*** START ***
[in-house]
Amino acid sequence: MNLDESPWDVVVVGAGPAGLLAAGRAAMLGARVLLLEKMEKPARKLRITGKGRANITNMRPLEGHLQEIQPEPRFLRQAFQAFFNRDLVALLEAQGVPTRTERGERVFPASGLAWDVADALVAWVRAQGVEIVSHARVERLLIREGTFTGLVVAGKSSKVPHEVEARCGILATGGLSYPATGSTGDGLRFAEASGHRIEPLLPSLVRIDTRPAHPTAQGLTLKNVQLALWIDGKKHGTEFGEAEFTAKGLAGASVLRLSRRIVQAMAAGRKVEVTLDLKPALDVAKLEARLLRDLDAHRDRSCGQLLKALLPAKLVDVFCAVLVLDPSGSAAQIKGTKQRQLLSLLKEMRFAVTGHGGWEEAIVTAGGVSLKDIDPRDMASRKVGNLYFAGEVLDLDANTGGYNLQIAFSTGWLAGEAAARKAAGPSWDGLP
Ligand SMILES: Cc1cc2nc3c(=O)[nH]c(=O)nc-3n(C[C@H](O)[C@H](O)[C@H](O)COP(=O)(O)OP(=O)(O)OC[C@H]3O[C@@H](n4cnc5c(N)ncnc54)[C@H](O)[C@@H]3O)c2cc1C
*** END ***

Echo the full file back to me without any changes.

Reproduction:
[in-house]
Amino acid sequence: MNLDESPWDVVVVGAGPAGLLAAGRAAMLGARVLLLEKMEKPARKLRITGKGRANITNMRPLEGHLQEIQPEPRFLRQAFQAFFNRDLVALLEAQGVPTRTERGERVFPASGLAWDVADALVAWVRAQGVEIVSHARVERLLIREGTFTGLVVAGKSSKVPHEVEARCGILATGGLSYPATGSTGDGLRFAEASGHRIEPLLPSLVRIDTRPAHPTAQGLTLKNVQLALWIDGKKHGTEFGEAEFTAKGLAGASVLRLSRRIVQAMAAGRKVEVTLDLKPALDVAKLEARLLRDLDAHRDRSCGQLLKALLPAKLVDVFCAVLVLDPSGSAAQIKGTKQRQLLSLLKEMRFAVTGHGGWEEAIVTAGGVSLKDIDPRDMASRKVGNLYFAGEVLDLDANTGGYNLQIAFSTGWLAGEAAARKAAGPSWDGLP
Ligand SMILES: Cc1cc2nc3c(=O)[nH]c(=O)nc-3n(C[C@H](O)[C@H](O)[C@H](O)COP(=O)(O)OP(=O)(O)OC[C@H]3O[C@@H](n4cnc5c(N)ncnc54)[C@H](O)[C@@H]3O)c2cc1C